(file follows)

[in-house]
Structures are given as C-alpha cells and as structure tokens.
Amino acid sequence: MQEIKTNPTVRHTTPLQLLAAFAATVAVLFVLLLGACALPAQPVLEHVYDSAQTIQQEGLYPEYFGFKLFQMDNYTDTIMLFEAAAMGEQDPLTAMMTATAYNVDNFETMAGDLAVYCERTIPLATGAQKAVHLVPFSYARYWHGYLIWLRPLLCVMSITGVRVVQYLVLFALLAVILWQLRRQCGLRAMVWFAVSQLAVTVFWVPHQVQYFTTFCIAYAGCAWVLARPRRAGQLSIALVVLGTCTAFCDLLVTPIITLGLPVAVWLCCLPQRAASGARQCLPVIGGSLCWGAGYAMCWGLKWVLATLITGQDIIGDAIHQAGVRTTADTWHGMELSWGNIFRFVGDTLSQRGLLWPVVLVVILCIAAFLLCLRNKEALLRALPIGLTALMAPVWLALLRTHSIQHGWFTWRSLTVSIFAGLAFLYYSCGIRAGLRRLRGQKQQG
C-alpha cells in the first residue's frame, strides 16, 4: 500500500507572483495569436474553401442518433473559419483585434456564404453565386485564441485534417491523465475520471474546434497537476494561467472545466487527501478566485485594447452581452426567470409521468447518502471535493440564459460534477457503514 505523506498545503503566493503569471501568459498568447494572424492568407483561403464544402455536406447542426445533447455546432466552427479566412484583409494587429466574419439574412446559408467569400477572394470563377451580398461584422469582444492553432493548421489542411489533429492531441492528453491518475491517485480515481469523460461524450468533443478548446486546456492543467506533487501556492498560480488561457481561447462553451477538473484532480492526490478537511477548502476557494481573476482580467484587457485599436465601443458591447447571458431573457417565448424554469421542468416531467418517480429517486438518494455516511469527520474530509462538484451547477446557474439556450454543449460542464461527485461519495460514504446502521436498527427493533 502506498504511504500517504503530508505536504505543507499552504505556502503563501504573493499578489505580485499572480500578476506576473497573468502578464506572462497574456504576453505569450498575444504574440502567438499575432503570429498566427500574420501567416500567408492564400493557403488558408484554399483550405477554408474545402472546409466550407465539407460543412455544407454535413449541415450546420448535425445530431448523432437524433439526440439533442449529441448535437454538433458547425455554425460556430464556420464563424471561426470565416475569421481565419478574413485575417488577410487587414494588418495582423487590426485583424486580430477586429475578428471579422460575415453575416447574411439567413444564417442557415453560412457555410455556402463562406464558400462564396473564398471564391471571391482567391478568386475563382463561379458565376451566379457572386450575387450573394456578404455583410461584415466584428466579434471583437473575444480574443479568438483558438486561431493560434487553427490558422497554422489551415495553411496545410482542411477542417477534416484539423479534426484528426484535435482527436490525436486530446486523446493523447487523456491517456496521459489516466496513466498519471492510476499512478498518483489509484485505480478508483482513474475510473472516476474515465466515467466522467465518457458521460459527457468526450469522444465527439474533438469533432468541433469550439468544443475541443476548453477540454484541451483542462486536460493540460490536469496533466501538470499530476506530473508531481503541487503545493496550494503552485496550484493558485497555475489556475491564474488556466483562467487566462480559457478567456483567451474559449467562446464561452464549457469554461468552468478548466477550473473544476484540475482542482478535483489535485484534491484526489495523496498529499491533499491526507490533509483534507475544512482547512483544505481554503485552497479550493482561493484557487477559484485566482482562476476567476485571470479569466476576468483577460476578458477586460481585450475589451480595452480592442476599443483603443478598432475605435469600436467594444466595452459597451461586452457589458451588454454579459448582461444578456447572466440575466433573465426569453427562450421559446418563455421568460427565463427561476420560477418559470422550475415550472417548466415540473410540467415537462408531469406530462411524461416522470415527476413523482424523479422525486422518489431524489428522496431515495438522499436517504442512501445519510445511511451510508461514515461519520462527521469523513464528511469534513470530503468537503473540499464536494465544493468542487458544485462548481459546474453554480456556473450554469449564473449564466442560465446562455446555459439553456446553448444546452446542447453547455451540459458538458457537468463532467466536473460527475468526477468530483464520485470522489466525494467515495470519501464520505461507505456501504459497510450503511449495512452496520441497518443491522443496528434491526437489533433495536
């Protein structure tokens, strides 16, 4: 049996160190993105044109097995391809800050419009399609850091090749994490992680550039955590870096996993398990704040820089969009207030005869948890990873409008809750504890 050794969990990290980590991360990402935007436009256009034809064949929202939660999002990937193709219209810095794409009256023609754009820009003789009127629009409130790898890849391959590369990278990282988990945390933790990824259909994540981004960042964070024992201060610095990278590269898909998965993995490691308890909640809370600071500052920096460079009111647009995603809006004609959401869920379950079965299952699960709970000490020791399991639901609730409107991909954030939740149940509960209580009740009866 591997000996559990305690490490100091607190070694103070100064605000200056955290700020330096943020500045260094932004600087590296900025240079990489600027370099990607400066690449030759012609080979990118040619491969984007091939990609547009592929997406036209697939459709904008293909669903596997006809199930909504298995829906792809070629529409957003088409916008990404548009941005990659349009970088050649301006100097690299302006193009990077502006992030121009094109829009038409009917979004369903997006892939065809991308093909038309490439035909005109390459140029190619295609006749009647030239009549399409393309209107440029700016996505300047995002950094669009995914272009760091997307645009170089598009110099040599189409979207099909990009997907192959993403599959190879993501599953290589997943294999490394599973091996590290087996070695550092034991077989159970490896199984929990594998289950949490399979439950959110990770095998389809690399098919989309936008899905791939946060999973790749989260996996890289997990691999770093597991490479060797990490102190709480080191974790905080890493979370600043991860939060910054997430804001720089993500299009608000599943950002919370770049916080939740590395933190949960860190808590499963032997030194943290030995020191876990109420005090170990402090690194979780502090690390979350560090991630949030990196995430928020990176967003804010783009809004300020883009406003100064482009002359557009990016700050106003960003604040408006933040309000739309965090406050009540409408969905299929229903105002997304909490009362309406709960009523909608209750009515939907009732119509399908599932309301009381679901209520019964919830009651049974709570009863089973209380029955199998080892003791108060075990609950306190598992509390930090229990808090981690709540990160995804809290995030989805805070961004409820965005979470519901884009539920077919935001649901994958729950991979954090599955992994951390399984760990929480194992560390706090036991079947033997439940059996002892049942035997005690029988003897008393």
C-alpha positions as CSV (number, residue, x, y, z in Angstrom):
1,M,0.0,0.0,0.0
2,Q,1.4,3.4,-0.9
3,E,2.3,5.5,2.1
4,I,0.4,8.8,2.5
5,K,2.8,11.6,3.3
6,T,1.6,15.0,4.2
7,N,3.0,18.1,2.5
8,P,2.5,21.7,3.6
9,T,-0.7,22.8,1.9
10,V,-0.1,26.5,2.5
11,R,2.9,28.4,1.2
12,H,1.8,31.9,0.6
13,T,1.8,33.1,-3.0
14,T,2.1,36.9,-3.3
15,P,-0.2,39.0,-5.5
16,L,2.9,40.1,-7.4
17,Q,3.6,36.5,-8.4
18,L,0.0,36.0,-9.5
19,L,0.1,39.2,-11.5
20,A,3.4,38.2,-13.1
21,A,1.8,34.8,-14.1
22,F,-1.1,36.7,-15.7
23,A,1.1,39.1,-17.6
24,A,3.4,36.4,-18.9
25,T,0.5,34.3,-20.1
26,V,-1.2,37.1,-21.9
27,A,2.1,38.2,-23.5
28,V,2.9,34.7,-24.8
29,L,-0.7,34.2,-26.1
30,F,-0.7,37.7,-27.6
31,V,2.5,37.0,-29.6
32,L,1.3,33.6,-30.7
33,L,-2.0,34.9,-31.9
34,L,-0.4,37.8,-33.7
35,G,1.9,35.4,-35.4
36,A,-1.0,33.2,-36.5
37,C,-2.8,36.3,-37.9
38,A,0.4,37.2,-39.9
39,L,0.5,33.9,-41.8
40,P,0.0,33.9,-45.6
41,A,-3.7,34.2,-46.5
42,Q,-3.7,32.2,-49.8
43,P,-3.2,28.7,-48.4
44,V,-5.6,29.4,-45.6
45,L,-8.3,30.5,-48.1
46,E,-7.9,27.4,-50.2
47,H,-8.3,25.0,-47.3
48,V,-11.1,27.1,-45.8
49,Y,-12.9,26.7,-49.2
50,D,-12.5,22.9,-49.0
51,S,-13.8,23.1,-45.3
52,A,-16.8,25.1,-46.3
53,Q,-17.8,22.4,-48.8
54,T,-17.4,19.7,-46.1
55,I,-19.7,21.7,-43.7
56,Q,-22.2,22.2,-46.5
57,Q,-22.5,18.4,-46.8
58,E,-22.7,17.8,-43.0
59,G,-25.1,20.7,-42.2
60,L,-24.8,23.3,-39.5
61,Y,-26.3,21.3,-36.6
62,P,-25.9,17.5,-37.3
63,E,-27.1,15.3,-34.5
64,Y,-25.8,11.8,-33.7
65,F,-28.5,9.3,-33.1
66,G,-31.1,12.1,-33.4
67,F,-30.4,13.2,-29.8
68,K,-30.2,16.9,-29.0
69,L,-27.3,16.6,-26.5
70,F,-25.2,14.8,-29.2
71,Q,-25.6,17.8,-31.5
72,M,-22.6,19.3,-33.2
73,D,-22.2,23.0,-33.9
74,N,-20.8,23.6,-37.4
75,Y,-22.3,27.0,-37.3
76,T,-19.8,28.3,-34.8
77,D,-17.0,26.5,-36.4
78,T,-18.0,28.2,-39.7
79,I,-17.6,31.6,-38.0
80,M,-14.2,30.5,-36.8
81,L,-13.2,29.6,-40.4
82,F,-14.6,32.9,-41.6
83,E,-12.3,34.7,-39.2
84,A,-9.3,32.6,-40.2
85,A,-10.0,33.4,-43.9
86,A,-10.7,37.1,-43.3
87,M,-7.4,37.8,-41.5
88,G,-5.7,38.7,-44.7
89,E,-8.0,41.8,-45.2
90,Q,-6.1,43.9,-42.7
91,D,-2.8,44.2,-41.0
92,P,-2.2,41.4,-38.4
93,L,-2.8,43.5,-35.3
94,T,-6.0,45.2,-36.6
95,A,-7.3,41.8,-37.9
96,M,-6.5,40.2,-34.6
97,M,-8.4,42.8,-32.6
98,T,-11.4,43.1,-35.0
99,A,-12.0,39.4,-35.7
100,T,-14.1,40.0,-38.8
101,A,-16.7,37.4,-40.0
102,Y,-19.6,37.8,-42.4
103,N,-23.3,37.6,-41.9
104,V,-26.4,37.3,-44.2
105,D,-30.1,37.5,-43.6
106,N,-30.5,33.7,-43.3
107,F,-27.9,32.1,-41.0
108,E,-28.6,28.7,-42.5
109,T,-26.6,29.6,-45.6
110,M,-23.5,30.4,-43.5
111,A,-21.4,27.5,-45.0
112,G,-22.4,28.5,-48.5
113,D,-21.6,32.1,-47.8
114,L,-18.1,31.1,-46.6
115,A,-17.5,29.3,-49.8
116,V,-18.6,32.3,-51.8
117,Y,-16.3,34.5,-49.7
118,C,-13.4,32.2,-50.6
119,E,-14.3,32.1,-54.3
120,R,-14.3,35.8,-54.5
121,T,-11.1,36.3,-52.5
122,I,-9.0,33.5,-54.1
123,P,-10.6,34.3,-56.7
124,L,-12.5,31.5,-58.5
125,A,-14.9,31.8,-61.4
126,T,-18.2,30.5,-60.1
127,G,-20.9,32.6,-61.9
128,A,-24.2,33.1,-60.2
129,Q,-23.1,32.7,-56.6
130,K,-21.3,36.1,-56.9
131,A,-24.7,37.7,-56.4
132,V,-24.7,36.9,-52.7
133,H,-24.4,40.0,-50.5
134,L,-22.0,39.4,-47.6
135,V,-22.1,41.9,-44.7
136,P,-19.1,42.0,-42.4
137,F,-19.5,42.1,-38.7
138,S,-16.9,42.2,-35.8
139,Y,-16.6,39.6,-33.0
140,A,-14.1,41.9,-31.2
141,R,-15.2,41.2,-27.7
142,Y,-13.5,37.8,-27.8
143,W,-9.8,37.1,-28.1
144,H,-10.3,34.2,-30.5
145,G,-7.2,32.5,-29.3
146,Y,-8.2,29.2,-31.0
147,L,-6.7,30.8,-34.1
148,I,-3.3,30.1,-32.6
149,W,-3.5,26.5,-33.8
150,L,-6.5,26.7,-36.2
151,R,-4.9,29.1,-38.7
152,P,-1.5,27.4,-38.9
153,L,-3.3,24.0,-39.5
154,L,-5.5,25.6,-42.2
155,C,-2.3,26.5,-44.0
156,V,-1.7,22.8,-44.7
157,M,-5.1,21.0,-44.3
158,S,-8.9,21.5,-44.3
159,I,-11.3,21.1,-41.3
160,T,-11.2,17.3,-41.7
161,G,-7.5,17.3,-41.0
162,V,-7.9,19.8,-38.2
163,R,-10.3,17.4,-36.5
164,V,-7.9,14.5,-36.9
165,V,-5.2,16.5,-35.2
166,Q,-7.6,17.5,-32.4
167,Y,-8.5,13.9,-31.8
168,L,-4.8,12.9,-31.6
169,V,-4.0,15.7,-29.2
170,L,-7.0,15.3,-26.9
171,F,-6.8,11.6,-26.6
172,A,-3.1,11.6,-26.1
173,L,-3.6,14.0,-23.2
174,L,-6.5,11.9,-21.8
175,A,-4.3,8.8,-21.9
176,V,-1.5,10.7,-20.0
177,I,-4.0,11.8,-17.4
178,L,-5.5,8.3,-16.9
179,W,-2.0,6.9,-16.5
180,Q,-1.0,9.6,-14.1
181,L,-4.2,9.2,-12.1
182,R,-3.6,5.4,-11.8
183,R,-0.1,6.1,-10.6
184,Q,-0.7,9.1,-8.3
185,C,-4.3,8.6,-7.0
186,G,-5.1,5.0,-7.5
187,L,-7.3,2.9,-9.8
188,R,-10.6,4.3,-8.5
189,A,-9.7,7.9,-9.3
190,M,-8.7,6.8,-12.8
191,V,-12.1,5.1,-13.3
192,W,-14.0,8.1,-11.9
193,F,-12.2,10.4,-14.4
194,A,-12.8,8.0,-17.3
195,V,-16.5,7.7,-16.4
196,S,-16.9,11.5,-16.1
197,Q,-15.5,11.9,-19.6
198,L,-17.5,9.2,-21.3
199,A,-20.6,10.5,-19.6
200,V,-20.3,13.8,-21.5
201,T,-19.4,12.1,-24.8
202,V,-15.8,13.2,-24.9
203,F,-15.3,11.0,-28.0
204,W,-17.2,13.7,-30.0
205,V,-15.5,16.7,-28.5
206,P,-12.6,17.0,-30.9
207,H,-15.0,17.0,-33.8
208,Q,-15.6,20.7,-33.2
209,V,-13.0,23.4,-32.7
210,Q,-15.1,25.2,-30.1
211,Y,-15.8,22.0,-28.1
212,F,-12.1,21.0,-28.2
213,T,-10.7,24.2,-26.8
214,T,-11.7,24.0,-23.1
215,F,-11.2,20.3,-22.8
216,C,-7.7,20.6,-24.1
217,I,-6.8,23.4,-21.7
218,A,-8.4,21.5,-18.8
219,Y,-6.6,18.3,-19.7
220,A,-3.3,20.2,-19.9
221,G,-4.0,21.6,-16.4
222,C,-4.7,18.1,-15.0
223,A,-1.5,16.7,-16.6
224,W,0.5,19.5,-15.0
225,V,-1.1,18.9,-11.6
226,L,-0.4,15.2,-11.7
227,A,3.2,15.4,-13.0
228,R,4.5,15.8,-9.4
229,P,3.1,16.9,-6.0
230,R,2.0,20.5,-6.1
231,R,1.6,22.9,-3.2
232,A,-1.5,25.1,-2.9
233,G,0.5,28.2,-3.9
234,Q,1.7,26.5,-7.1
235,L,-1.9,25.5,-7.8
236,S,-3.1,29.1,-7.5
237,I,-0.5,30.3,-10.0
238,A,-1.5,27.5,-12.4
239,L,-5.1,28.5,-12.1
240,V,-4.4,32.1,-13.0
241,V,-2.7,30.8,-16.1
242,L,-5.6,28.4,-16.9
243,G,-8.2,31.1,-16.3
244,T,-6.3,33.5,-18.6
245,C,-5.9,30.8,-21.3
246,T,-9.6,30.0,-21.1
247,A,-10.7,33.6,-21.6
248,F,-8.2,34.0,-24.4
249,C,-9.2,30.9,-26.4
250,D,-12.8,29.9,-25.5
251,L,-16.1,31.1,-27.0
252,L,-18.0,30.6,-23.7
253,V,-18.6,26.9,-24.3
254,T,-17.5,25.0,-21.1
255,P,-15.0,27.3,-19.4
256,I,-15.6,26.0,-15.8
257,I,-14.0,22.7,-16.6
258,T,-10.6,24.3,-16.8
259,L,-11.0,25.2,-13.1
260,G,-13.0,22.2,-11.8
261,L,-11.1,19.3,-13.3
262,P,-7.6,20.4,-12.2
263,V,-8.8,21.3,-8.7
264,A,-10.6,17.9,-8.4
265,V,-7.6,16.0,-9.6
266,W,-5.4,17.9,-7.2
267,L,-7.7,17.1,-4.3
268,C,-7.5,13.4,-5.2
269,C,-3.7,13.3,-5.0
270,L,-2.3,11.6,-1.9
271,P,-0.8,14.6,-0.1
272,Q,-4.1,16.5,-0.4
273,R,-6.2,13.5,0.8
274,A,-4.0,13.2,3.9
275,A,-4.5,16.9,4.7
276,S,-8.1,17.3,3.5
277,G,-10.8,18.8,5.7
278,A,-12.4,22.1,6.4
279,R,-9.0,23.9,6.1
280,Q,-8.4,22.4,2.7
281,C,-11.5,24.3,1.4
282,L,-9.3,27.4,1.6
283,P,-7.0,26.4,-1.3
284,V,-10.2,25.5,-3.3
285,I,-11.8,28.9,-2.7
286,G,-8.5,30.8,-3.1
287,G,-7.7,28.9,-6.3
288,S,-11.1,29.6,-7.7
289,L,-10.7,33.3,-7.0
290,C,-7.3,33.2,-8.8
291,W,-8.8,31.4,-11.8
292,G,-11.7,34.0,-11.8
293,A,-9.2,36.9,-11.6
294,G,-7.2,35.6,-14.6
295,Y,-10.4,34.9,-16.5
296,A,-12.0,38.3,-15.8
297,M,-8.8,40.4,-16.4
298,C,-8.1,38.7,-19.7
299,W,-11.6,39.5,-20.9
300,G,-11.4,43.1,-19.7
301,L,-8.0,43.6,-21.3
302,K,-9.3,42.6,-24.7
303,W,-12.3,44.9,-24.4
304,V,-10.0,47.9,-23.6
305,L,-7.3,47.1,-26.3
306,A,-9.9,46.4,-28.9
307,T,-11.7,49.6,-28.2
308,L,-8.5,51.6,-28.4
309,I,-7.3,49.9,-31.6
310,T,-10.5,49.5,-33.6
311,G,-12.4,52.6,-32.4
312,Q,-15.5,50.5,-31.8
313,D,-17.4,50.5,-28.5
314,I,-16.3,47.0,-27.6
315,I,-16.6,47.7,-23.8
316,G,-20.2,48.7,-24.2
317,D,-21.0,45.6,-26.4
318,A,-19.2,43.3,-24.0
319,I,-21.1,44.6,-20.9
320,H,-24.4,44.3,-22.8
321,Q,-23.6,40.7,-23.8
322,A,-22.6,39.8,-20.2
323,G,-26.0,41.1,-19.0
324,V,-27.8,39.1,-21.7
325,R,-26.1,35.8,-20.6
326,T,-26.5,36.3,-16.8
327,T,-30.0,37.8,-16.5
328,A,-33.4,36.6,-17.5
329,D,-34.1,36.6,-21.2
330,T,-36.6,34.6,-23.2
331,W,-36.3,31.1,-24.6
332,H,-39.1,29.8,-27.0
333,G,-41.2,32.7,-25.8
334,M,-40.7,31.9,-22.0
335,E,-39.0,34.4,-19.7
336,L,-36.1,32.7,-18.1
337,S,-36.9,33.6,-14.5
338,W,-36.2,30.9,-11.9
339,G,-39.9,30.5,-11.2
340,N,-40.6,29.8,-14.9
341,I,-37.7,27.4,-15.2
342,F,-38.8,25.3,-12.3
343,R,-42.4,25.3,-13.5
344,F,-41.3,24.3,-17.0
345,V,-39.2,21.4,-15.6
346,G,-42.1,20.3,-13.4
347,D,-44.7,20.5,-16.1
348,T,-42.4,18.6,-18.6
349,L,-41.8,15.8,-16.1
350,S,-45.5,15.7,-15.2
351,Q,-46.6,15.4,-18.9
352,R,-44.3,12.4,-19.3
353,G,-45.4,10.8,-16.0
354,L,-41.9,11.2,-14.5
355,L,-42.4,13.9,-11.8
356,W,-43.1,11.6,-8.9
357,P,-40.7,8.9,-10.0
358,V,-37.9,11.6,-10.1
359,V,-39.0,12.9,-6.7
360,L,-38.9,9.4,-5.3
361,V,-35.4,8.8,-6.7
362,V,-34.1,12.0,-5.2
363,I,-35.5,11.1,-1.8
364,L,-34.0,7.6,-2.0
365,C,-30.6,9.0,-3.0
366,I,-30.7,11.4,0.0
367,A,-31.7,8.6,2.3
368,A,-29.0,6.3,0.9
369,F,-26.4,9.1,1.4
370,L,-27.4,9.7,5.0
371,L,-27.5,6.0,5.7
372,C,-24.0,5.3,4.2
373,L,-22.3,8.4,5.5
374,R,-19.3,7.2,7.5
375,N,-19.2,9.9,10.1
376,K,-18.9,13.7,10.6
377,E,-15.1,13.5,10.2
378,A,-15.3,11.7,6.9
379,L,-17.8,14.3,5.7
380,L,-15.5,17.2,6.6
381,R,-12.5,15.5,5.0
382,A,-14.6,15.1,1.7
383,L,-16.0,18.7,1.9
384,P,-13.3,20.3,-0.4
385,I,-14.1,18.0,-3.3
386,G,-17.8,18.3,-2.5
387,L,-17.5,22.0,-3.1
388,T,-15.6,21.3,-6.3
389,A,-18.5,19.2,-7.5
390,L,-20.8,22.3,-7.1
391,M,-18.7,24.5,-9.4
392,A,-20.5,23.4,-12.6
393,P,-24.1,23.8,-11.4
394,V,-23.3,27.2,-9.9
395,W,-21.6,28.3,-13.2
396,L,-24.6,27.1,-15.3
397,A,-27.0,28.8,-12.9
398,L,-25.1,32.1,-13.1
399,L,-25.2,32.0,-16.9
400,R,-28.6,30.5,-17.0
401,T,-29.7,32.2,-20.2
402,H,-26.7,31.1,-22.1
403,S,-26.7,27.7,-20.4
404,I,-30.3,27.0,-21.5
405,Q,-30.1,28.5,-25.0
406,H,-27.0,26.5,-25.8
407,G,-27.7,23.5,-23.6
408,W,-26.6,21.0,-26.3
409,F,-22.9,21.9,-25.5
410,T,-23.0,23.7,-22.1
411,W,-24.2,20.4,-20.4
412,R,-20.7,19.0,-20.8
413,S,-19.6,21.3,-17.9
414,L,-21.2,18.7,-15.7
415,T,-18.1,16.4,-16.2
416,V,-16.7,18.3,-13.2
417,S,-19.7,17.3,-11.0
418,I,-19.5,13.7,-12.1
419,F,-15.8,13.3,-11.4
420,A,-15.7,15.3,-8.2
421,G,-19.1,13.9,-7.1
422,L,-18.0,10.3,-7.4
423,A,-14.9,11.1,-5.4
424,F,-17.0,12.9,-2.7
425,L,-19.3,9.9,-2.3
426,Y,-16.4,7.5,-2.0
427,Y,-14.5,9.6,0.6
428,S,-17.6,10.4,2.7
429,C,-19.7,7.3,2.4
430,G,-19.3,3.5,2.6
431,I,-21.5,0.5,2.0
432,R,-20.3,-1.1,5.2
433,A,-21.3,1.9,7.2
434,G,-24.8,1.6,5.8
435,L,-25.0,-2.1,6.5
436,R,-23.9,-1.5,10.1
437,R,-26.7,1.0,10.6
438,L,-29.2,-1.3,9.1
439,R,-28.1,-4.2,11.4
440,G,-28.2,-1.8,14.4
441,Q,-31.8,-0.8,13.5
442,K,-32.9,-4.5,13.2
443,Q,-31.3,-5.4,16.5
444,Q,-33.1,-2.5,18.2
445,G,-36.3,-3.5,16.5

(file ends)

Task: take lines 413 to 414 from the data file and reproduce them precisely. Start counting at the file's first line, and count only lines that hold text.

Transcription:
407,G,-27.7,23.5,-23.6
408,W,-26.6,21.0,-26.3